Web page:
The Twelve Days of Christmas

There are more than 20000 patents that relate to or at least mention Christmas, but only one that mentions all of the gifts in the 1780 song The Twelve Days of Christmas: U.S. Patent No. 3,867,237, issued in 1972 on a Pear Tree Decoration . The pear tree has detachable branches and twelve numbered packages containing artificial miniature items corresponding to the items referred to in the Christmas carol.

The patent explains that:

The twelve days of Christmas start tomorrow, and run until the Epiphany on January 6. However, the ‘237 Patent suggests a different timing: “It is intended that the package No. 1 containing the pears and partridge will be opened on December l3. The package No. 2 will be opened on December 14th. The package No. 3 will be opened on December 15th, and so on with another package opened each day in numbered succession so that the package No. 12 will be opened on the 12th day after starting on December 13th. The kit invention 20 designed principally for the entertainment of children, with young children particularly enjoying the excitement of each day placing a new set of decorations or items in the package 30 onto the pear tree 21, starting on December l3th and ending on December 24th, Christmas Eve.

Christmas Tech

Patents are about solutions to problems, and the patent collection contains an interesting history of solving the problems with Christmas Tree Illumination. From 1867 unitl the advent of electric Christmas lights, a surprising amount of effort was devoted to making candles safe for Christmas trees:

U.S. Pnatent 69254 (1867) on Candlestick.
U.S. Patent No. 89,270 (1869) on Candle Holder.
U.S. Patent No. 133479 (1872) on Lantern
U.S. Patent No. 150572 (1874) on Decorative Lanterns
U.S. Patent No. 151055 (1874) Candlesticks for Christmas-Trees
U.S. Patent No. 152817 (1874) on Candle-Holders

U.S. Patent No. 155450 (1874) on Candle-Holders.
U.S. Patent No. 178603 (1876) on Christmas-Tree Bracket.
U.S. Patent No. 183573 (1876) Candle-Holders for Christmas Trees
U.S. Patent No. RE7652 (1877) on Candle-Holder
U.S. Patent No. 194421 (1877) on Illuminating-Devices for Christmas Trees
U.S. Patent No. 202342 (1878) on Candle-Holder
U.S. Patent No. 216628 (1879) on Candy Toy..
U.S. Patent No. 227088 (1880) on Candle-Holder for Christmas-Trees
U.S. Patent No. 227693 (1880) Candle-Holder for Christmas-Trees.
U.S. Patent No. 244045 (1881) Christmas Tree Candle Holder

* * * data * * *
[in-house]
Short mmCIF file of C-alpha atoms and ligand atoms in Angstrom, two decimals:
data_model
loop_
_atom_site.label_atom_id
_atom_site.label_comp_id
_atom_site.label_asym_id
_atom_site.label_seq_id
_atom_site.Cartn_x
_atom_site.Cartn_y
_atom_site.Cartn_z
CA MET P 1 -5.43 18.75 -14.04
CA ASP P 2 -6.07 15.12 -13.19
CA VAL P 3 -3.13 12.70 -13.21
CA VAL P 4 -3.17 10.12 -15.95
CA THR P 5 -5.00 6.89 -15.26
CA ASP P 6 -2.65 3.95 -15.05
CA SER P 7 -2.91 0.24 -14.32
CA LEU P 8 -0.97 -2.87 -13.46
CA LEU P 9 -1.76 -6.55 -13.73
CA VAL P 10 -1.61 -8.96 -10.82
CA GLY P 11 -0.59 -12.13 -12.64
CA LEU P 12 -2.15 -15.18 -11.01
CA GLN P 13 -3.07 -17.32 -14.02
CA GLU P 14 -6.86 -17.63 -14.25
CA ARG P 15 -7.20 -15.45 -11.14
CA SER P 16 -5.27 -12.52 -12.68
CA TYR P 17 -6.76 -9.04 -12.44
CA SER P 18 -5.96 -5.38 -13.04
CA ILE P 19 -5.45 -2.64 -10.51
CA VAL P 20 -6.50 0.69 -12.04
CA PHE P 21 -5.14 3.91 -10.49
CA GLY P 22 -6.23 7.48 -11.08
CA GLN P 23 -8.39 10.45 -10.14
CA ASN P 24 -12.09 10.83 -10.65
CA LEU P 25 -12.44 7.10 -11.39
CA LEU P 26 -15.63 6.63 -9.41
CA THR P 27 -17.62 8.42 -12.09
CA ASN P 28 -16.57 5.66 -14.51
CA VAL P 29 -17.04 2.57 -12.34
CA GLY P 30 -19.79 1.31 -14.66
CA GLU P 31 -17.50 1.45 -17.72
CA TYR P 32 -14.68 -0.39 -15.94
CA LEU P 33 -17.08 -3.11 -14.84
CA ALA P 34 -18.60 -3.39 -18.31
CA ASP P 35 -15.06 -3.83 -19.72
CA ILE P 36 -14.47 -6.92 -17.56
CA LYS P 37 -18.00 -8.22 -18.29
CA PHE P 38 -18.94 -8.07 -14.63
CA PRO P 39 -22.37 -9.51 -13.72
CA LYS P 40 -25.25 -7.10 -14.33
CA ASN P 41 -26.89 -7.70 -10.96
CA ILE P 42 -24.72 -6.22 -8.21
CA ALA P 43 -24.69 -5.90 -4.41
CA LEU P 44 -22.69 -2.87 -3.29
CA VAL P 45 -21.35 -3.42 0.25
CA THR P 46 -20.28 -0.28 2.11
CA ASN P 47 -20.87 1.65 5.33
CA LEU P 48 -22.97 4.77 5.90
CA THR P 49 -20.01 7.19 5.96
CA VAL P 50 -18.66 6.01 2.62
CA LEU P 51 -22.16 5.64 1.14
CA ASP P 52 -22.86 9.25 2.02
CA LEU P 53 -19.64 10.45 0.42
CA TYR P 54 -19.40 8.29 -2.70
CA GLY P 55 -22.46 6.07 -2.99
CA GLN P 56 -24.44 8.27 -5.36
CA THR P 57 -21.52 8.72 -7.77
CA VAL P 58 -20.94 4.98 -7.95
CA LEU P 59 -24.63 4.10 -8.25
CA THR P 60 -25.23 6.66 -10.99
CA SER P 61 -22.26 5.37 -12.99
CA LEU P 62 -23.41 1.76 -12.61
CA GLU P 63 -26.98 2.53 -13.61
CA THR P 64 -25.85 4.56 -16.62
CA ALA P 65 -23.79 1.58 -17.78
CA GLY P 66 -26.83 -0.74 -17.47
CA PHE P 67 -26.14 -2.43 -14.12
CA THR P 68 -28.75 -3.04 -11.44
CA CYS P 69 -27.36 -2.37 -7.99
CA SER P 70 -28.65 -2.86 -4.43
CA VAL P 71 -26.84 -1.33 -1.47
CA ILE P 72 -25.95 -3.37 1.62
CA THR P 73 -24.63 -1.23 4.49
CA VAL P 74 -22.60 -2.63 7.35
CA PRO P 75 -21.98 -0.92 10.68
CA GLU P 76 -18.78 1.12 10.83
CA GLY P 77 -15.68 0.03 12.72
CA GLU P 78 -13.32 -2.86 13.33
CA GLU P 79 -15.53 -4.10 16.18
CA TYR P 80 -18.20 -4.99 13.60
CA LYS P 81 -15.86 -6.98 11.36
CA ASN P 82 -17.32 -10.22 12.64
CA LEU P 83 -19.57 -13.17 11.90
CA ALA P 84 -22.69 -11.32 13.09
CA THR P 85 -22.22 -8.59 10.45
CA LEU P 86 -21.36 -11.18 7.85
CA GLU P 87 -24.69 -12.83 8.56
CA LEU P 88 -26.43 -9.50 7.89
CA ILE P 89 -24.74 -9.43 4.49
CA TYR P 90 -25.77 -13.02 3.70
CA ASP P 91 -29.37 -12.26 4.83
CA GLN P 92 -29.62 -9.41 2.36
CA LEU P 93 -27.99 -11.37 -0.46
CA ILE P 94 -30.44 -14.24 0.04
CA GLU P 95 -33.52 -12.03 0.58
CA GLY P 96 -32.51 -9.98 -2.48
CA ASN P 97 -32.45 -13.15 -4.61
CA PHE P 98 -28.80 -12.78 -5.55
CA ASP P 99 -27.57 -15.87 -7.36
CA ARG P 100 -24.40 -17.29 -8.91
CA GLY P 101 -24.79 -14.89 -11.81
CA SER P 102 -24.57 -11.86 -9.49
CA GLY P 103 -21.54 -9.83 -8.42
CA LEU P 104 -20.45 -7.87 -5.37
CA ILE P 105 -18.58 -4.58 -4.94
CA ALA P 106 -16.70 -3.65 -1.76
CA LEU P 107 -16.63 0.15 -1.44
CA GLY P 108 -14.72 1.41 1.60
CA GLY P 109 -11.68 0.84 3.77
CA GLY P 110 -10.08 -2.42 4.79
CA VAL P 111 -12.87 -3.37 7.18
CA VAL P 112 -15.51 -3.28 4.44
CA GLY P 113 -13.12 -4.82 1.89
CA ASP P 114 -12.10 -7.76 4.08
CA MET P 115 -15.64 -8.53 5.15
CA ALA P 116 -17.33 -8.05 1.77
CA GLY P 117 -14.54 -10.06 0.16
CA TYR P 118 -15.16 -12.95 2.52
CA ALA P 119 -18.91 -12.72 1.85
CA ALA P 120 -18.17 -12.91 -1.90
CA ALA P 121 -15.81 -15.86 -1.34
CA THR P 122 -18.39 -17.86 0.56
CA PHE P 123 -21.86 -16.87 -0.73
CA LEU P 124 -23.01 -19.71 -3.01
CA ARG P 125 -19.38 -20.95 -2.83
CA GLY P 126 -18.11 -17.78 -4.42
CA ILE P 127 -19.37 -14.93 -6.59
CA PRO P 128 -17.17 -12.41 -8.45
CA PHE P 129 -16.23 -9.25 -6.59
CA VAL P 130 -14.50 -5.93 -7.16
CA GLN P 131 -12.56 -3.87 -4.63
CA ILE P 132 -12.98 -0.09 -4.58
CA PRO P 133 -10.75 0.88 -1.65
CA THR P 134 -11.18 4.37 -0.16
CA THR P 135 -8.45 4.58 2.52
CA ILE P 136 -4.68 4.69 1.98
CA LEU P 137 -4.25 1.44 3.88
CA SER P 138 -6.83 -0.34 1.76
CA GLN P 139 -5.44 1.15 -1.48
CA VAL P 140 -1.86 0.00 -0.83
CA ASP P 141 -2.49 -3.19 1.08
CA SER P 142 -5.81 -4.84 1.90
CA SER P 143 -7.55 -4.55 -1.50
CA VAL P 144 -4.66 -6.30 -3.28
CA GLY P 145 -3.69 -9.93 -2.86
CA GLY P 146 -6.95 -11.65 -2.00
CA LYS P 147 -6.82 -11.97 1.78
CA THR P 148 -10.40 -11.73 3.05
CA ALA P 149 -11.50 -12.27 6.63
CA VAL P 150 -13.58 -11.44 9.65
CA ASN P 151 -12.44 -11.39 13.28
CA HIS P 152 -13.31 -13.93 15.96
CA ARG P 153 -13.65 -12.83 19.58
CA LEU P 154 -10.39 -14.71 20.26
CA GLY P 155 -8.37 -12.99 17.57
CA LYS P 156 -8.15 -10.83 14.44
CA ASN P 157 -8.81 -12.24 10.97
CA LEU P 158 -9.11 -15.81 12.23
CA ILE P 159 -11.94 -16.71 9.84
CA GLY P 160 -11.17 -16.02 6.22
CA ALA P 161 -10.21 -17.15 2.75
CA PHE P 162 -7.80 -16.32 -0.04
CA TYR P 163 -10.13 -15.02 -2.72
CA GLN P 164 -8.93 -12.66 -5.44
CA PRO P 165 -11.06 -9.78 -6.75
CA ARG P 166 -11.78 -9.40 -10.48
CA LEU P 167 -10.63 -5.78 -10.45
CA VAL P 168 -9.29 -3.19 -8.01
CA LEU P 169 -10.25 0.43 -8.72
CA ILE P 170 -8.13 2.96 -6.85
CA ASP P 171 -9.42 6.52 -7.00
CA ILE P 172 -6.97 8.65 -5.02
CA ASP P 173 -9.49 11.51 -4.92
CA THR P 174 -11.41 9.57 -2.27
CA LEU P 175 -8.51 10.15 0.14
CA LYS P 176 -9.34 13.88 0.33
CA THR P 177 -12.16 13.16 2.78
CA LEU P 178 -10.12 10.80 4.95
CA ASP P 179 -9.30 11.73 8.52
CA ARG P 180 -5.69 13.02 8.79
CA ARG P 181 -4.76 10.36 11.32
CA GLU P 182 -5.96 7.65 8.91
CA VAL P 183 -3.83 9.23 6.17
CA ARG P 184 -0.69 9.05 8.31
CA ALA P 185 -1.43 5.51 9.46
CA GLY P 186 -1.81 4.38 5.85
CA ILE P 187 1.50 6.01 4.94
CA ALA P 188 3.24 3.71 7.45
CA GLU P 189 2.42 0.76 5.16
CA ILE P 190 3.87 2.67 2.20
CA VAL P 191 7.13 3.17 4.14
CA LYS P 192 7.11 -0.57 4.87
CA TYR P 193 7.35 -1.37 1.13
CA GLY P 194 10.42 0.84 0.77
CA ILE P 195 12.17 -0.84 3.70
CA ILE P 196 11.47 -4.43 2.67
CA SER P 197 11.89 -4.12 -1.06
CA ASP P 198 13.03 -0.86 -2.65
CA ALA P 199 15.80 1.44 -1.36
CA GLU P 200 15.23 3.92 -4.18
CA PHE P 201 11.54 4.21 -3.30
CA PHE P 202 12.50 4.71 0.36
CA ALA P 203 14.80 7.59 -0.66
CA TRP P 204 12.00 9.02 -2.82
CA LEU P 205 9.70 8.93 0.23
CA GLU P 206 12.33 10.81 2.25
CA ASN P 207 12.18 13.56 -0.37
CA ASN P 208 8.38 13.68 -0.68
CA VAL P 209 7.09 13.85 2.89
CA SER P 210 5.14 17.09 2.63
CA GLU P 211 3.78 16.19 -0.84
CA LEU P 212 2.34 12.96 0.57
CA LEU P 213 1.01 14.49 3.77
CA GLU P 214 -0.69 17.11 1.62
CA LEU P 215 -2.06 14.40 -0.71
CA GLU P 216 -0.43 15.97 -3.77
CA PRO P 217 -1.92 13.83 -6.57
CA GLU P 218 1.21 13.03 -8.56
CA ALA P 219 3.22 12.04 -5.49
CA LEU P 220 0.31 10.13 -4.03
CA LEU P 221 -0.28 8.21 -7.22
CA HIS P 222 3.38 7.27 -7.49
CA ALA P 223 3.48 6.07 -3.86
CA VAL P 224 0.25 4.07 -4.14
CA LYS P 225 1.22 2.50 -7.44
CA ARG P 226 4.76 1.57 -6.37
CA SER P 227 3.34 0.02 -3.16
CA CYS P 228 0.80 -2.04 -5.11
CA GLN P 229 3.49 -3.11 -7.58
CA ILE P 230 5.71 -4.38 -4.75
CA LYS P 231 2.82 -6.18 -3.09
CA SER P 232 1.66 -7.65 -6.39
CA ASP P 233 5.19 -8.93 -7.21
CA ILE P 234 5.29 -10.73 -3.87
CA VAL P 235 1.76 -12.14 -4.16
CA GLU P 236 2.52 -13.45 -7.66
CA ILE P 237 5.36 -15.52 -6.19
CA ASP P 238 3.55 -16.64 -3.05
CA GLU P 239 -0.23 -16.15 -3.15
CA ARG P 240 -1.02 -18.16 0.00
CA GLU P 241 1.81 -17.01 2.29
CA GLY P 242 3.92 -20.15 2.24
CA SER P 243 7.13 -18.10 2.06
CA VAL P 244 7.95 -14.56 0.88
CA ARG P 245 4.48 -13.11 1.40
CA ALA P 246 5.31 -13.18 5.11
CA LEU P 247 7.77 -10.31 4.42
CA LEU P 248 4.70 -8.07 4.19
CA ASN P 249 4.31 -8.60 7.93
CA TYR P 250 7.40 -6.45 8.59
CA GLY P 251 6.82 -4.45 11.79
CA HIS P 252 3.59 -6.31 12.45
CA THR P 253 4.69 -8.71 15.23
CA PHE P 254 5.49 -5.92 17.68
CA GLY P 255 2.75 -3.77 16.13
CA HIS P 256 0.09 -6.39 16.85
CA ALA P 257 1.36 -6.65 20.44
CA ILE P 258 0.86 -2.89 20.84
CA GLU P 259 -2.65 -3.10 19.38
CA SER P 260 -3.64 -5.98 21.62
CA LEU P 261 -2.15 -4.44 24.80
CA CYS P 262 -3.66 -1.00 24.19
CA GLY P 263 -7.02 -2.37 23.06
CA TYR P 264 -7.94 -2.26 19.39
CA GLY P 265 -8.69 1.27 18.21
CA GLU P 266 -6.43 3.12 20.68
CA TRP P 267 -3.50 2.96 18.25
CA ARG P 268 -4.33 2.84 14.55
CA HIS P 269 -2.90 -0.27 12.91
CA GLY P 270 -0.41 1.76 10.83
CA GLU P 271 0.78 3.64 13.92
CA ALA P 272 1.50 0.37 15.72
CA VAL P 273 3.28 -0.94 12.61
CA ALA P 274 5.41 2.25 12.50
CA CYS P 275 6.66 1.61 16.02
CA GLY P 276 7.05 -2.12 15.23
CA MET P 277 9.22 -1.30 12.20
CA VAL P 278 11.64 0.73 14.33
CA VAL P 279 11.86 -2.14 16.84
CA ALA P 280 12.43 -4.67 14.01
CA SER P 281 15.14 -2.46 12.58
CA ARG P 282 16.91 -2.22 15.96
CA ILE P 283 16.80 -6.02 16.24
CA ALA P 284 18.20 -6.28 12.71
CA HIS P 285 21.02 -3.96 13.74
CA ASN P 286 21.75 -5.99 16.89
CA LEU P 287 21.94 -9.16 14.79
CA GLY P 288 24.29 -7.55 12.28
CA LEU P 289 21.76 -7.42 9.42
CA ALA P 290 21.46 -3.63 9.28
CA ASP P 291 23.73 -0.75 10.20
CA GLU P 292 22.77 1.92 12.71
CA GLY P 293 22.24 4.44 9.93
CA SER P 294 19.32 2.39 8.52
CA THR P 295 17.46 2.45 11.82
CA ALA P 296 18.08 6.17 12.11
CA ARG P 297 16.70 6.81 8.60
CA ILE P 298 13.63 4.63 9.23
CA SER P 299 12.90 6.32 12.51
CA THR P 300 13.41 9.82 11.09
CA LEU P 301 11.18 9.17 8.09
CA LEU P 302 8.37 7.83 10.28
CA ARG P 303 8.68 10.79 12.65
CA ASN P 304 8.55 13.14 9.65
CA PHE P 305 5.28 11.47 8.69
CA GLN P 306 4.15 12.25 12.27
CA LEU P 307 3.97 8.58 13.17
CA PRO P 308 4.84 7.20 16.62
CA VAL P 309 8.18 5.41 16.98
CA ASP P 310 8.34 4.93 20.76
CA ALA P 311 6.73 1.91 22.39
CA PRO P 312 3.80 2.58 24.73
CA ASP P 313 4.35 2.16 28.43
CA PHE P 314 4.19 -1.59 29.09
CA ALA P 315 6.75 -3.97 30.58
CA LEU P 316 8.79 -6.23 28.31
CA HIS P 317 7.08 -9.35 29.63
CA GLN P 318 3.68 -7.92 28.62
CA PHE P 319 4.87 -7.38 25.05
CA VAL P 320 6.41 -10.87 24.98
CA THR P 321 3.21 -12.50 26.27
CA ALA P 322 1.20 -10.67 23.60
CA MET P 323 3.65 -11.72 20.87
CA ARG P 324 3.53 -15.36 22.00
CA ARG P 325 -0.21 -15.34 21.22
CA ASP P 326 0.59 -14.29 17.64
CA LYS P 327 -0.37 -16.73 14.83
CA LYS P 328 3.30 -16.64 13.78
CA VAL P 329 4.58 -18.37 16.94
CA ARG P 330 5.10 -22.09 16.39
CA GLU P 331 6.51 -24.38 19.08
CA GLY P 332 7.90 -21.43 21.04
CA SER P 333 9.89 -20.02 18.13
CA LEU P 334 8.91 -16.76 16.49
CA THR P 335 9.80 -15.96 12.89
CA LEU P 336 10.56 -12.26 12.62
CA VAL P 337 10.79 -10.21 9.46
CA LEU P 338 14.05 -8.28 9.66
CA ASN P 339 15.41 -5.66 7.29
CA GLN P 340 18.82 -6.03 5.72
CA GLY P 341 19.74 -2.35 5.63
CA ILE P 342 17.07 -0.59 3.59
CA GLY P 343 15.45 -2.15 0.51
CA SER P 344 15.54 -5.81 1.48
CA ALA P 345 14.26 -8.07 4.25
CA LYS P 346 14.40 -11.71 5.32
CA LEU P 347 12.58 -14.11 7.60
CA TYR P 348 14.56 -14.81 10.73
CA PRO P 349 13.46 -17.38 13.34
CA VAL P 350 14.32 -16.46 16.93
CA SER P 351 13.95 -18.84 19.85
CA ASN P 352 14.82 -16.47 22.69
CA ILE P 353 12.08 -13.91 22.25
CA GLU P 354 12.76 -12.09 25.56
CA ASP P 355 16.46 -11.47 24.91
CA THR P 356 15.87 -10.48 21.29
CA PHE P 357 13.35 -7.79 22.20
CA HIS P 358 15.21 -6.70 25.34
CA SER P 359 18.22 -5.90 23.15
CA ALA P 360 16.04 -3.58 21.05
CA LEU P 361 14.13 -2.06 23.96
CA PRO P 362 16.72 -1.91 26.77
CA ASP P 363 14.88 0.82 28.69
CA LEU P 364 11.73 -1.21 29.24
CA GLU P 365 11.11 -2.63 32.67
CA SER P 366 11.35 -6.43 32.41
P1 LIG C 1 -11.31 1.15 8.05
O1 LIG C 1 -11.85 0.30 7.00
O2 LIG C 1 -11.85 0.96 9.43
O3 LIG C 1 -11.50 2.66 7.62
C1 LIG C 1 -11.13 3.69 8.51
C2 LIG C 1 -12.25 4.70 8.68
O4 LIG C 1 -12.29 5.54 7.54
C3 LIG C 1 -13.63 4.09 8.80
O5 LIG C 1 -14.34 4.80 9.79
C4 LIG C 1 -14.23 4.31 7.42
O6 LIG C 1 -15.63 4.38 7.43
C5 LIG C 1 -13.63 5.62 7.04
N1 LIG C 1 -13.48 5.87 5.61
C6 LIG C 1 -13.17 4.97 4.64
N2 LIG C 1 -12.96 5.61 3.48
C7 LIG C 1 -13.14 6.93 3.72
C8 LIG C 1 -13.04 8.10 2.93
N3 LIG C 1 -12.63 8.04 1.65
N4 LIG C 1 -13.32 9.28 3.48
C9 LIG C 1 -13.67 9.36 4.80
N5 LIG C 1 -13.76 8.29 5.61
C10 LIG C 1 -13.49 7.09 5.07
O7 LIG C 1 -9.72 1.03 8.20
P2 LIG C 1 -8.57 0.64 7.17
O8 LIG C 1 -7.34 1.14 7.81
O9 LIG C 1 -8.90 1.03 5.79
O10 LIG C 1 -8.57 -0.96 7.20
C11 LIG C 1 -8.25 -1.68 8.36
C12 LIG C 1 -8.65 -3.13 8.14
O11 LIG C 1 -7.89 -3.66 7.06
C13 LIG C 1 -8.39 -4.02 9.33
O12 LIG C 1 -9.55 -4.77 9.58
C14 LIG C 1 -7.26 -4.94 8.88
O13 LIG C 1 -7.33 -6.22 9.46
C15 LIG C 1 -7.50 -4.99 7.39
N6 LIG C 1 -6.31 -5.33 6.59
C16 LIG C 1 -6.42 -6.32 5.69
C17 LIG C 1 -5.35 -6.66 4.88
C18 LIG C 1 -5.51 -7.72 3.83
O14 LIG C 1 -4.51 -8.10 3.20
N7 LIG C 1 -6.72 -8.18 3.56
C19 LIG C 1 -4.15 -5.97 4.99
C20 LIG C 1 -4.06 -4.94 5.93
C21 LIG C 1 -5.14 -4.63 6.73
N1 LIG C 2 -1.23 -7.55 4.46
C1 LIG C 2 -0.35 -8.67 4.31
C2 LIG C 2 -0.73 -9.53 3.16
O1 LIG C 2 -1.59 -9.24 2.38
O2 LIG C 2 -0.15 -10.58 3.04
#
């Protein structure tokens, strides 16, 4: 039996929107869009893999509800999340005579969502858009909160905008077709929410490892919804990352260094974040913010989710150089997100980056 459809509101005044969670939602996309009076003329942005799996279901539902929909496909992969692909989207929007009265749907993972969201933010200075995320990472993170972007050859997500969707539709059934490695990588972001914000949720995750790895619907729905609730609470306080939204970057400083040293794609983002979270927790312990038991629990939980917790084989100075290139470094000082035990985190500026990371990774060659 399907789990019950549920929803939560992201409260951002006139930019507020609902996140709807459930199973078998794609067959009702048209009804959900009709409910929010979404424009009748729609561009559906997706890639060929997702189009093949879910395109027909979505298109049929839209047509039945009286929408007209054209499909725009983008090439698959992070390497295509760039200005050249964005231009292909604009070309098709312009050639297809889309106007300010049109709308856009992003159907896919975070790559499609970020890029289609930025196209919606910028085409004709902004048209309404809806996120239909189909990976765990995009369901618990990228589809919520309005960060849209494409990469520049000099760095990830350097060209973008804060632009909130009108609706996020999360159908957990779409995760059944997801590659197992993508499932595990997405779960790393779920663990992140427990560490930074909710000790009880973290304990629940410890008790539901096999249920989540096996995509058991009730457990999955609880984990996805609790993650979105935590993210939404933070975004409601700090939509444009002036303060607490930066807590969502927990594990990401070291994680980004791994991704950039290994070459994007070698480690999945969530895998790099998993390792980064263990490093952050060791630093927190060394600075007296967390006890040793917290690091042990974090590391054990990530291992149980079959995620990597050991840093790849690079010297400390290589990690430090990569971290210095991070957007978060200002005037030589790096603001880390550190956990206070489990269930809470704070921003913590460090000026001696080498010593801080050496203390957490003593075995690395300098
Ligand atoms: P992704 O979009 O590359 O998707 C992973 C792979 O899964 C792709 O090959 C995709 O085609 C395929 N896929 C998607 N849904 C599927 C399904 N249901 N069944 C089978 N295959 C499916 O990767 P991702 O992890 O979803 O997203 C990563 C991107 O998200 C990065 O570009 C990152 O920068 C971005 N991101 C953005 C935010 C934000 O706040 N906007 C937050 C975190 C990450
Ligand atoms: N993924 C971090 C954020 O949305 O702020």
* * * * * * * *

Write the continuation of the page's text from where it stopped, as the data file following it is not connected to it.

U.S. Patent No. 266463 (1882) Candle Holder
U.S. Patent No. 270771 (1883) Candle Holder for Christmas Trees

U.S. Patent No. 286572 (1883) Candle Holder for Christmas Trees.

U.S. Patent No. 295182 (1884) Christmas Tree Candle Holder
U.S. Patent No. 298478 (1884) Reflector Support for Candles
U.S. Patent No. 347873 (1886) Candle Holder for Christmas Trees

U.S. Patent No. 373958 (1887) Lamp for Decorating and Illuminating Purposes

The Accidental History Library

The U.S. patent collection is a fabulous record of the history of innovation in the United States, and the rest of the world. But in recording the history of technology, that patent collection also captures glimpses of the broader history of society.

So, before December 7, 1941, there are several references to Pearl Harbor (in the Territory of Hawaii), but always as a place (the address of an inventor). See, for example, U.S. Patent No. US1677261, US1854268, and US2234109. After December 7, 1941, “Pearl Harbor” took on a new meaning as an event, rather than simply a place, reflecting the horrific events of that day, For example US2401521, filed in 1944, on a bomb site, references the “disaster” are Pearl Harbor:

US2471496 filed in 1945 on reclaiming scrap of natural rubber mixed with buna-s, references Pearl Harbor:

US2484051 refers to Pearl Harbor as a point of geographic and historical interest:

US6022637 identified the filing date of a prior art patent with reffe Eleven days after Pearl Harbor (Dec. 18, 1941), Bert Adams applied for a patent on his battery

US8584226 references Pearl Harbor, showing its impact

US8521512 even identifies Pearl Harbor as a “concept”:

US10300779 refers to a possible digital “Pearl Harbor” event:

It is interesting to hear the echo of historical events in the timeline of technology that is the USPTO patent collection.

Memorial Day 2022

Memorial Day was originally known as Decoration Day, holiday started by the Grand Army of the Republic, an organization of Union Veterans of the Civil War to remember their deceased comrades in arms by decorating their graves. The first Decoration Day was celebrated May 30, 1868, and by 1890, the holiday had been adopted by all of the former Union States.

The earliest mention of Decoration Day in the patent literature is US489218 from 1893 on a Floral Figure, which can be placed on graves “on Decoration Day or other occasions.”

As time passed “Memorial Day” began to replace “Decoration Day” as the day became a day to honor all fallen American soldiers, and not just those from the Civil War. In 1949, Plant Patent 875 used the terms interchangeably, noting that the subject Geranium plant would bloom “a hundred percent prerectly for Memorial Day” and later that it “easily comes into bloom for Decoration Day.”.